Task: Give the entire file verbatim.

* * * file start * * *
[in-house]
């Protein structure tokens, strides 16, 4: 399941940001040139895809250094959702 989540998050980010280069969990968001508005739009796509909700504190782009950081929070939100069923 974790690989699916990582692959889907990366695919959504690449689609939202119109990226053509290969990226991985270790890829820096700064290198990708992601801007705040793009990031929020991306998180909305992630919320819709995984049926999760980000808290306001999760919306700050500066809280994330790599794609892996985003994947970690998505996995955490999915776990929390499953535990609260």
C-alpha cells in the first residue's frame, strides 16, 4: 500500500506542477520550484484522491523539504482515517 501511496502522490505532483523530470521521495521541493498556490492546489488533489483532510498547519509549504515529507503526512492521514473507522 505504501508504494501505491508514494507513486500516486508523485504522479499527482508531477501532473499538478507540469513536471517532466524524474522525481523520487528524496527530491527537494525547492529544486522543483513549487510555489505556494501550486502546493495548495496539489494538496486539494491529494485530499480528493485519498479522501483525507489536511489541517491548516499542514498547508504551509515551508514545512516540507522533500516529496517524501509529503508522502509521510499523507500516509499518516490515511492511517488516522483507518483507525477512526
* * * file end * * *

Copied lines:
[in-house]
């Protein structure tokens, strides 16, 4: 399941940001040139895809250094959702 989540998050980010280069969990968001508005739009796509909700504190782009950081929070939100069923 974790690989699916990582692959889907990366695919959504690449689609939202119109990226053509290969990226991985270790890829820096700064290198990708992601801007705040793009990031929020991306998180909305992630919320819709995984049926999760980000808290306001999760919306700050500066809280994330790599794609892996985003994947970690998505996995955490999915776990929390499953535990609260």
C-alpha cells in the first residue's frame, strides 16, 4: 500500500506542477520550484484522491523539504482515517 501511496502522490505532483523530470521521495521541493498556490492546489488533489483532510498547519509549504515529507503526512492521514473507522 505504501508504494501505491508514494507513486500516486508523485504522479499527482508531477501532473499538478507540469513536471517532466524524474522525481523520487528524496527530491527537494525547492529544486522543483513549487510555489505556494501550486502546493495548495496539489494538496486539494491529494485530499480528493485519498479522501483525507489536511489541517491548516499542514498547508504551509515551508514545512516540507522533500516529496517524501509529503508522502509521510499523507500516509499518516490515511492511517488516522483507518483507525477512526